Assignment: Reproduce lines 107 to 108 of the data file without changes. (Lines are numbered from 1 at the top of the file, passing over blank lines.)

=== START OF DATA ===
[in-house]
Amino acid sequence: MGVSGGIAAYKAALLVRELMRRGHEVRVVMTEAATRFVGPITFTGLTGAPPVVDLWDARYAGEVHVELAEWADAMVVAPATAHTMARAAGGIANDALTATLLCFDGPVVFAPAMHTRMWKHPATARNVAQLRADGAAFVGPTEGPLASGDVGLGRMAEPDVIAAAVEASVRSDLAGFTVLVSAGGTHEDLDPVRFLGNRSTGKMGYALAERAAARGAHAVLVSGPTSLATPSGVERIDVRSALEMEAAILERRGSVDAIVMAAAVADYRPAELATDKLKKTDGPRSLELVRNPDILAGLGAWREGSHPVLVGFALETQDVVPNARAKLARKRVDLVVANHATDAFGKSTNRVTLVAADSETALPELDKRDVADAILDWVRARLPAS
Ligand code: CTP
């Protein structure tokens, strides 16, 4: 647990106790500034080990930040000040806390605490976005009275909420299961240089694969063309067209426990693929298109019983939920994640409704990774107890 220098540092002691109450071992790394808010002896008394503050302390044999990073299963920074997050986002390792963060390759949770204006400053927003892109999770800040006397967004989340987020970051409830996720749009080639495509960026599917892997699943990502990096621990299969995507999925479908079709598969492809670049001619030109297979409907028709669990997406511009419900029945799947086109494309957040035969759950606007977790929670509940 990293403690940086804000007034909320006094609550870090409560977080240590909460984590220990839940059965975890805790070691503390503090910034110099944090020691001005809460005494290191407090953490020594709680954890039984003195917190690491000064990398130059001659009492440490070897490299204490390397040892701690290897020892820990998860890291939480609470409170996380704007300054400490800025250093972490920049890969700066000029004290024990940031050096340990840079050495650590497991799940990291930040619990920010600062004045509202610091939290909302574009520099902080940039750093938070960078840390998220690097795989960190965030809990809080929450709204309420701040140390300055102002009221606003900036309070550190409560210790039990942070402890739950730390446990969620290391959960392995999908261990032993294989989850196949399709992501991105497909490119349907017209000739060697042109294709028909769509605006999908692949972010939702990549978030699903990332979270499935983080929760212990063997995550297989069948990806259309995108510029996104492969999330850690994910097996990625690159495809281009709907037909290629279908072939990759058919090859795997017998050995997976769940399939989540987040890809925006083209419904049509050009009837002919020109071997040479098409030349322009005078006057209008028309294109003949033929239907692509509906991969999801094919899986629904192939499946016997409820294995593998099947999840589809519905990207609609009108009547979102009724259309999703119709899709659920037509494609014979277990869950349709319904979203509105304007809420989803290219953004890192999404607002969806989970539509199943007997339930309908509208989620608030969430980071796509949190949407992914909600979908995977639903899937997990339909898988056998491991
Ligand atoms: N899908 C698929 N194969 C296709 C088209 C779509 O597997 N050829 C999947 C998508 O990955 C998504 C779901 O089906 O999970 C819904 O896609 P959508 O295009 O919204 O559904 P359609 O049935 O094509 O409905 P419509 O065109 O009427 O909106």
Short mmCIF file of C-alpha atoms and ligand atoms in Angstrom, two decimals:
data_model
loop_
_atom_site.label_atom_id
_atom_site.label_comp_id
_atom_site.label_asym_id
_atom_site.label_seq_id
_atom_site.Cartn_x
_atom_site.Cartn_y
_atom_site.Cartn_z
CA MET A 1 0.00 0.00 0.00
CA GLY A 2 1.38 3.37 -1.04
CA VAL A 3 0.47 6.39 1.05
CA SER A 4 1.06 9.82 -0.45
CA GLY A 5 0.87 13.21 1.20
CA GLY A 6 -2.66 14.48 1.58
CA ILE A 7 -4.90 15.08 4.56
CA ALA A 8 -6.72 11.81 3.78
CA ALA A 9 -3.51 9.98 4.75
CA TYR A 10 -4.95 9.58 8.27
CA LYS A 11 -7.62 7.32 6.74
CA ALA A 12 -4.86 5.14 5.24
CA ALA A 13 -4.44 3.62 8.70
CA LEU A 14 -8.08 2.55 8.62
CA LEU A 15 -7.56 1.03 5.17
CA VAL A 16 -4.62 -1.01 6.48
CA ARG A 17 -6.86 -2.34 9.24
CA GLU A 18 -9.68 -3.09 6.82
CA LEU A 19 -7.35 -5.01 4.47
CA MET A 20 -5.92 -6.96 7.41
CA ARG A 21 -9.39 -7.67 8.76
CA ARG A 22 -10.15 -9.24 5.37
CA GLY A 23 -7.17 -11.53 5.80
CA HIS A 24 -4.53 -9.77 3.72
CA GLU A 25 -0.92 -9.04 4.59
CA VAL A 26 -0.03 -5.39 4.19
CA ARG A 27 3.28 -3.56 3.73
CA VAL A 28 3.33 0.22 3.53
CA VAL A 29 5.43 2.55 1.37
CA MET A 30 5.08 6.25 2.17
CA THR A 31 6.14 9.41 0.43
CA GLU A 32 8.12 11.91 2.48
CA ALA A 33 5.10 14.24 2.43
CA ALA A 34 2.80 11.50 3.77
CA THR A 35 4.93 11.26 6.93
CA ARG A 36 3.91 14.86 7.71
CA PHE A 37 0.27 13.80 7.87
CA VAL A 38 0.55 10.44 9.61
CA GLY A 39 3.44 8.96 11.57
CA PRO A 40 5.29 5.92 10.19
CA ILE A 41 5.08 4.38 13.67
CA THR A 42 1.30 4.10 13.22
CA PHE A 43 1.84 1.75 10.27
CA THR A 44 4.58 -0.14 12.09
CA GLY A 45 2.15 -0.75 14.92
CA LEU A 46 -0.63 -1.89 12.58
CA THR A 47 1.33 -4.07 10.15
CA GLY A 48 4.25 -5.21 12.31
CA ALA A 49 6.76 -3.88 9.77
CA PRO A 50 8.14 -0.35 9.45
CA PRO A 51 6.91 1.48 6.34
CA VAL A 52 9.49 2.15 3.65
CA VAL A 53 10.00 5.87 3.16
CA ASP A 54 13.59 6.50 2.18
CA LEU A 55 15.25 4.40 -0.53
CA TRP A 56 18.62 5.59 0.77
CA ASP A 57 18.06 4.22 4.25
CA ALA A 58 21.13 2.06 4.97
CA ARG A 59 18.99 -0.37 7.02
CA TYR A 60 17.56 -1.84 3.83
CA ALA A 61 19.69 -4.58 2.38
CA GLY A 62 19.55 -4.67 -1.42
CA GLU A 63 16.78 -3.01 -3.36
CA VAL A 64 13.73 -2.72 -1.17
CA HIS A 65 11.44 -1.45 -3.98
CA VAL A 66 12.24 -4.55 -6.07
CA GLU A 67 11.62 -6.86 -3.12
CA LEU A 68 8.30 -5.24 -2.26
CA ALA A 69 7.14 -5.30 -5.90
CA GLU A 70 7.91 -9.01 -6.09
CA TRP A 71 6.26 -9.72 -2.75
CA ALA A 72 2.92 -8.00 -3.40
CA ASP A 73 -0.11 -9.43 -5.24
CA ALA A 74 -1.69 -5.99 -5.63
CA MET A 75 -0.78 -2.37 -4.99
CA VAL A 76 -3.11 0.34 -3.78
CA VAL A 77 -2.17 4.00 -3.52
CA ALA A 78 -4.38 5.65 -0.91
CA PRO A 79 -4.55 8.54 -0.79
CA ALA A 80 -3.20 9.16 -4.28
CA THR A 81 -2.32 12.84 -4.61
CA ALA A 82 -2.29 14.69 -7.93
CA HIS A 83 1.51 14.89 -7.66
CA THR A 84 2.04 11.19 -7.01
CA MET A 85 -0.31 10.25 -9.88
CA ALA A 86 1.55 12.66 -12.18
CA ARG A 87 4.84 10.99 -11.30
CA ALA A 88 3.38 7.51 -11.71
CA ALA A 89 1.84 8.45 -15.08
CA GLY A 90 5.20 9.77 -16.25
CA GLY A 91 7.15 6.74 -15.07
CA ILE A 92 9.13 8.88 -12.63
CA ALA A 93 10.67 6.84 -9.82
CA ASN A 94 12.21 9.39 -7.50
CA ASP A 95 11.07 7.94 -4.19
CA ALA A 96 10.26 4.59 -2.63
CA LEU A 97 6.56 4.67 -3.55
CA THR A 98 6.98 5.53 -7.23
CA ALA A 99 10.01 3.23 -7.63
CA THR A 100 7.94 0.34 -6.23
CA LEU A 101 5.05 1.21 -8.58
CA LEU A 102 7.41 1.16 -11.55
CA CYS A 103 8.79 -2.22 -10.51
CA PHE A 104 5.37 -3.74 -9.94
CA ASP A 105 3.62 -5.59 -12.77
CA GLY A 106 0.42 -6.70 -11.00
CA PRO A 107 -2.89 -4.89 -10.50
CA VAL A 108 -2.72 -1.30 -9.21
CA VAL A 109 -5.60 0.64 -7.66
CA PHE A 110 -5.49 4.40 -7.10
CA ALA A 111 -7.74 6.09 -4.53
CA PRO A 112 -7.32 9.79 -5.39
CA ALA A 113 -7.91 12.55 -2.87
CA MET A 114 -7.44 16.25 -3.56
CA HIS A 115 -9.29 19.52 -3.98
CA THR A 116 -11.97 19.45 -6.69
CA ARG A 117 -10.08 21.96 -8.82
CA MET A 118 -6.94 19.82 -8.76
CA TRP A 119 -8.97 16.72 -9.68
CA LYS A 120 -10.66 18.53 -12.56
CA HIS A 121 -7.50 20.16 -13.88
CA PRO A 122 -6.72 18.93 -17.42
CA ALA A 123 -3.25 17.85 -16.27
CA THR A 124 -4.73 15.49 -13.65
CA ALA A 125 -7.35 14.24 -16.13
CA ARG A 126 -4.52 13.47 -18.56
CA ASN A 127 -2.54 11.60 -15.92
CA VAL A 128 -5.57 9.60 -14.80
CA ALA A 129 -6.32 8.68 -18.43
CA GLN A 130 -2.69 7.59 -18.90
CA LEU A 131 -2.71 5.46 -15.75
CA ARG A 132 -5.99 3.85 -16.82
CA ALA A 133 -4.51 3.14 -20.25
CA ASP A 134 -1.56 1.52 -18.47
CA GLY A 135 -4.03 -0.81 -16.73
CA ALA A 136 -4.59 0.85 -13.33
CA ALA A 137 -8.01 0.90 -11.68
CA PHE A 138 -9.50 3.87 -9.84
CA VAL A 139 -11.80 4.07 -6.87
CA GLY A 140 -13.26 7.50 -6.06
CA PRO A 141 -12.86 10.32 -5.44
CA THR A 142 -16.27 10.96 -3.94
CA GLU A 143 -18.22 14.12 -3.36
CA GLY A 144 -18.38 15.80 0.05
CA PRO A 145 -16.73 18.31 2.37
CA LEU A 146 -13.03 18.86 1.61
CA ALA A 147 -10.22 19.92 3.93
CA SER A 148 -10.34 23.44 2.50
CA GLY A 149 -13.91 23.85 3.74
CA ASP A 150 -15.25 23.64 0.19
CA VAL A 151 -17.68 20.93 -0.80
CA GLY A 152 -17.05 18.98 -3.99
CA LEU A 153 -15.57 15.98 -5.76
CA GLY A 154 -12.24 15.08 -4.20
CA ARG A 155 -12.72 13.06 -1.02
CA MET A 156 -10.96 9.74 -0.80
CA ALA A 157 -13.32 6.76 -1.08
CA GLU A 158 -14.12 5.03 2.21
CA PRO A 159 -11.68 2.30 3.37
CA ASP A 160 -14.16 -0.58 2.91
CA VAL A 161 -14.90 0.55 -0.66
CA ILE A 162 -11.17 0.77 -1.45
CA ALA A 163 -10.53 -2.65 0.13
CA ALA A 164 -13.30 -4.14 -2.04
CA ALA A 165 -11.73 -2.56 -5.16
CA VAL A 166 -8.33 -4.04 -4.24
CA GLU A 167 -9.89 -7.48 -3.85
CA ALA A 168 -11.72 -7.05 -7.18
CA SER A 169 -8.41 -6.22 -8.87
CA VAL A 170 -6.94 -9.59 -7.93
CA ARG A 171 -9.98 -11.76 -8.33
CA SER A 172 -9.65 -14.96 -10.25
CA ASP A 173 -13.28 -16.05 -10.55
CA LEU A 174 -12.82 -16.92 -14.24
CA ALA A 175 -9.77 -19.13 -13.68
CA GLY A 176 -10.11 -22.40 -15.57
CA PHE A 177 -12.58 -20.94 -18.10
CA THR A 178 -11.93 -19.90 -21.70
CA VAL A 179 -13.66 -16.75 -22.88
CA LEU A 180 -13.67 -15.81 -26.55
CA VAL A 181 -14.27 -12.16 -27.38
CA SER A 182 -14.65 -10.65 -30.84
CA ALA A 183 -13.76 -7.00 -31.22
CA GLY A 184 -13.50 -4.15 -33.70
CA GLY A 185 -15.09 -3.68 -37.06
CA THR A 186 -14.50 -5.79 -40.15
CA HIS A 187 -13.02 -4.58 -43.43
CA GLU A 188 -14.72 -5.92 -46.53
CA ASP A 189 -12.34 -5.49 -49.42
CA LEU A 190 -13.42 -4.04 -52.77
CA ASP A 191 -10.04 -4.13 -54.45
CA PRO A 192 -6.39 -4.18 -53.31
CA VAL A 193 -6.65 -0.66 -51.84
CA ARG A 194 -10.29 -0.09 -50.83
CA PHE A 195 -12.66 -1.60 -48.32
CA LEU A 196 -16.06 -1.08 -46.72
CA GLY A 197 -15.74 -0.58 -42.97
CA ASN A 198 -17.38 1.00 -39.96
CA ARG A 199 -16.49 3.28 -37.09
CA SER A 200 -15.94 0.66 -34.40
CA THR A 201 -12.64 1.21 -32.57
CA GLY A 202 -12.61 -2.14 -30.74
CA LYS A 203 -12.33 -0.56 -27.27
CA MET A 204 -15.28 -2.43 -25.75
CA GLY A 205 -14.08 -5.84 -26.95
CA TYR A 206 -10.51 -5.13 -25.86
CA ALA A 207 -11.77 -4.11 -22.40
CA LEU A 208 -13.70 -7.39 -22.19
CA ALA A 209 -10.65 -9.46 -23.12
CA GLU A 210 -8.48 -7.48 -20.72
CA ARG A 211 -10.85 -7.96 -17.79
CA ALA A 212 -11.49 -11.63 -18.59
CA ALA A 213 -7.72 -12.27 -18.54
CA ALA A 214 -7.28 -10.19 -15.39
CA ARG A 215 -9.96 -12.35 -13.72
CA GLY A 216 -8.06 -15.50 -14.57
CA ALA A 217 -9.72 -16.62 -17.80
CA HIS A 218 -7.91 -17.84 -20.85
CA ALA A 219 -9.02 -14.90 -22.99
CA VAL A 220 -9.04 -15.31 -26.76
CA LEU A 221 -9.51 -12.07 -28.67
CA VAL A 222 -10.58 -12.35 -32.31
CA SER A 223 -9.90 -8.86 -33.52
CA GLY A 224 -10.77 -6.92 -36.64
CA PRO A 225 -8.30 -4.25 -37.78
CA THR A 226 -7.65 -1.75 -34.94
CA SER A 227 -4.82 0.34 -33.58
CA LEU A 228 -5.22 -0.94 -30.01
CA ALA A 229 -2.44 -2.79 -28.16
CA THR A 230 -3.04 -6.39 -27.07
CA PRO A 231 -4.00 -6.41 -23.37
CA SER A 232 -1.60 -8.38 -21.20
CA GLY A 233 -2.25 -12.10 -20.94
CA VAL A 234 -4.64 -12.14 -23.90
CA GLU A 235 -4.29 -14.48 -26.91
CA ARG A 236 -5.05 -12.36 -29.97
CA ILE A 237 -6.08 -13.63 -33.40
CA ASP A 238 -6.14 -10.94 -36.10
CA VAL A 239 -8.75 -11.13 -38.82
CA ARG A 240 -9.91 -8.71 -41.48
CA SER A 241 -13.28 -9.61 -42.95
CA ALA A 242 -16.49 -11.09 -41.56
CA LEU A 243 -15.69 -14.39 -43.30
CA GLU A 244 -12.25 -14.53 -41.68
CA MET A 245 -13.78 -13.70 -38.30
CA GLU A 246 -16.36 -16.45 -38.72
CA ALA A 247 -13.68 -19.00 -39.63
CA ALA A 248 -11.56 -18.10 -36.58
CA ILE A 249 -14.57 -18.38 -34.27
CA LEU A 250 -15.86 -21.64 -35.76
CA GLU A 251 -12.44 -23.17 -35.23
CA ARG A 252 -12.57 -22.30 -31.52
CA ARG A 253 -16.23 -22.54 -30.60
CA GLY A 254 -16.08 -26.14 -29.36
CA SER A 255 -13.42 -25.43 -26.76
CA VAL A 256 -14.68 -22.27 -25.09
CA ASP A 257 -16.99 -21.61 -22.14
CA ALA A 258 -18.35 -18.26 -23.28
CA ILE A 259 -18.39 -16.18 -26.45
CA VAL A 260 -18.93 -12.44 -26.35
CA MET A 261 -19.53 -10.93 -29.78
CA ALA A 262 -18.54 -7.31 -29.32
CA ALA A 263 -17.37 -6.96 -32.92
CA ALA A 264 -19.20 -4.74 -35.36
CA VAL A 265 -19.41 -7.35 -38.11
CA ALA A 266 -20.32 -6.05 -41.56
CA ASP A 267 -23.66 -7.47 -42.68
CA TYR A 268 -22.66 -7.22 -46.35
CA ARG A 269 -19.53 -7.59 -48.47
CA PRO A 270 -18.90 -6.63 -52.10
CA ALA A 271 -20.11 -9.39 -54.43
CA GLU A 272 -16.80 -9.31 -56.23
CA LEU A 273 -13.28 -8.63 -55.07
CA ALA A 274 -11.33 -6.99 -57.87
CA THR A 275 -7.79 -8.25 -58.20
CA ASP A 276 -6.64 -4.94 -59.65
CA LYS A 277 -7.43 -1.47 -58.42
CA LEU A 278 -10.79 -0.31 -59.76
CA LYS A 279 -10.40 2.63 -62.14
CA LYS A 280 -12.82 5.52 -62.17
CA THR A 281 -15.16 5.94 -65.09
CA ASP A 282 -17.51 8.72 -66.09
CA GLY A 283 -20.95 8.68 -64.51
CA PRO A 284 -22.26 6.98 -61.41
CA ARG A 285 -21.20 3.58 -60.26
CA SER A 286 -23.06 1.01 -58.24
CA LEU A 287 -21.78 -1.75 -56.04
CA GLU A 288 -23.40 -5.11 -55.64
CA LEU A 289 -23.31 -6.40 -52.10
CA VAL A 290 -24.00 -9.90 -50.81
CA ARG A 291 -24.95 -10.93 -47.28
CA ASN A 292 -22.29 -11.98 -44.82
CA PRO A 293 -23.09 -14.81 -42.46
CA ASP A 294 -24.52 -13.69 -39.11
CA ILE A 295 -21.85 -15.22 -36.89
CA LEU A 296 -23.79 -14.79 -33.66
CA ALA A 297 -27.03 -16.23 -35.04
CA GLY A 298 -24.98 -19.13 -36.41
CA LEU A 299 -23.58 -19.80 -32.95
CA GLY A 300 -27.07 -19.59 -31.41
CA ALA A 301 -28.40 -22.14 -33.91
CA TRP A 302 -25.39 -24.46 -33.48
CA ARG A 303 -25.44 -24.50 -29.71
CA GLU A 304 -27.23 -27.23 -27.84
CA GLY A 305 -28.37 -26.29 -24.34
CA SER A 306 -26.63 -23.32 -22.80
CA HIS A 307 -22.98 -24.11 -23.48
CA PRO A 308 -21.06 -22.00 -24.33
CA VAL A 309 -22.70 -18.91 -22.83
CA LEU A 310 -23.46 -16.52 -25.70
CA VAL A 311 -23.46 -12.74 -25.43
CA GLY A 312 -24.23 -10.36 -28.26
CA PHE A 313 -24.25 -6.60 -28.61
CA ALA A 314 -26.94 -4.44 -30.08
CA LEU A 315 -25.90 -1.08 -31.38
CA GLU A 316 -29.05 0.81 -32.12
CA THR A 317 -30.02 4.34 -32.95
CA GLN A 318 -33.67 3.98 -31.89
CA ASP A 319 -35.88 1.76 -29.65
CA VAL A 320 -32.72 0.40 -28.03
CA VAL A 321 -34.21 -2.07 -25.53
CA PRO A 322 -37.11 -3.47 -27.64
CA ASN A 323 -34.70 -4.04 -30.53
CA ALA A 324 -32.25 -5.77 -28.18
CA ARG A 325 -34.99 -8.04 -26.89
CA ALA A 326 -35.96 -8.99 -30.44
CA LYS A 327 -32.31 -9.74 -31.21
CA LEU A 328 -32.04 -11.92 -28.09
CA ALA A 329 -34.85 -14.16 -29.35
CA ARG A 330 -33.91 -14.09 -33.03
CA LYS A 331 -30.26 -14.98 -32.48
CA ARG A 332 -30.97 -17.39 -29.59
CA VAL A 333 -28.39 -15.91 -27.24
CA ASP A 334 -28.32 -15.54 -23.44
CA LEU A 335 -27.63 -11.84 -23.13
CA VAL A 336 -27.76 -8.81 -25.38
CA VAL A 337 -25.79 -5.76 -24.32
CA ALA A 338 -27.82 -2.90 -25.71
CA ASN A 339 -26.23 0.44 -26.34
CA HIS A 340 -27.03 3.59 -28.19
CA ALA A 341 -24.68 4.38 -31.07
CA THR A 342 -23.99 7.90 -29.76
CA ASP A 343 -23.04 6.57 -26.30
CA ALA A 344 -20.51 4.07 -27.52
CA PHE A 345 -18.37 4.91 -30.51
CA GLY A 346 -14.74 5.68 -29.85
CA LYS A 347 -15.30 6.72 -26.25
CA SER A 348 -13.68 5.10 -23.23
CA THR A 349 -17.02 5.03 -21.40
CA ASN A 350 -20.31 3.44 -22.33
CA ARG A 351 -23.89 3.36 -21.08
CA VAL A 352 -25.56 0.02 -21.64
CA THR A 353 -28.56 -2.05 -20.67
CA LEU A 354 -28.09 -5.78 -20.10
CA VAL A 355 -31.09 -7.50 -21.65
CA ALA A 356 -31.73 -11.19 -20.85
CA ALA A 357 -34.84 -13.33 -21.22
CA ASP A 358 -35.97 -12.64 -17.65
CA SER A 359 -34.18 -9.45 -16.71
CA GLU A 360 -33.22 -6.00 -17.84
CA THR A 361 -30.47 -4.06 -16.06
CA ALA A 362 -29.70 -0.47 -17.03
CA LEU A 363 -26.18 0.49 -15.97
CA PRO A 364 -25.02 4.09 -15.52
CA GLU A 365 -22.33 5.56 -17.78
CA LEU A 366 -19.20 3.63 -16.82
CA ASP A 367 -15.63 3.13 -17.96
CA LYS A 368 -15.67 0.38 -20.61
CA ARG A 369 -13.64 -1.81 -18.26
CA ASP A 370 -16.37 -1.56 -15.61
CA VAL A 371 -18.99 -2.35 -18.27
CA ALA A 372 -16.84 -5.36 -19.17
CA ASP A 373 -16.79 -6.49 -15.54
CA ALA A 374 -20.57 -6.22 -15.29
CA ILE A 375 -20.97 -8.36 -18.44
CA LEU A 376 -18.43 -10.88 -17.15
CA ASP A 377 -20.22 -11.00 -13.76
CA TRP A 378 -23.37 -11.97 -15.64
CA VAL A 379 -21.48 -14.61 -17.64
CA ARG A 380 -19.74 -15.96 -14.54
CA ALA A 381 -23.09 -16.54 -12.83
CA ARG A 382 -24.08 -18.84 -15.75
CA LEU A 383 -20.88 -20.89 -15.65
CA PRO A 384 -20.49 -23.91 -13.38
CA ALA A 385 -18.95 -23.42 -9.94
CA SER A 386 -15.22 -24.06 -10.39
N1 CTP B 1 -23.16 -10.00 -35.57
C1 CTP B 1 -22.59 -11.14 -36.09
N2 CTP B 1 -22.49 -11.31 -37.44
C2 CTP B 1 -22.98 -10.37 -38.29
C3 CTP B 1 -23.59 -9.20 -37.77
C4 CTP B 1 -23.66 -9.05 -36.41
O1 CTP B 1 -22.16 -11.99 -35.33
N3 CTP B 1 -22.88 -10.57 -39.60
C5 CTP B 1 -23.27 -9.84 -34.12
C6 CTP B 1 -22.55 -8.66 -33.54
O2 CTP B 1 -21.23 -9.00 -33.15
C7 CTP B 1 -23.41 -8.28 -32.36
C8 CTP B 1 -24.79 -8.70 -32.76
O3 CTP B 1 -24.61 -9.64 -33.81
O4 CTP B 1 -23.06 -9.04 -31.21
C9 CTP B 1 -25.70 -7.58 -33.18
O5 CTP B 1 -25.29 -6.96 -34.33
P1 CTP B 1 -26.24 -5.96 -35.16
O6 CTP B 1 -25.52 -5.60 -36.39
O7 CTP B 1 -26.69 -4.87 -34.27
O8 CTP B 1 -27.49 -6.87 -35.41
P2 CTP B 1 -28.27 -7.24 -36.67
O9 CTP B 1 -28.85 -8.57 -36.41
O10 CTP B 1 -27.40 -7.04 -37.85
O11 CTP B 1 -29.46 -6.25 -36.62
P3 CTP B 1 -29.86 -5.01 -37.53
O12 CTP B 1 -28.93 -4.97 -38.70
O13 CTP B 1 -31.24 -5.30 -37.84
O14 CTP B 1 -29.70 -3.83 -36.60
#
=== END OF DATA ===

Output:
CA ILE A 92 9.13 8.88 -12.63
CA ALA A 93 10.67 6.84 -9.82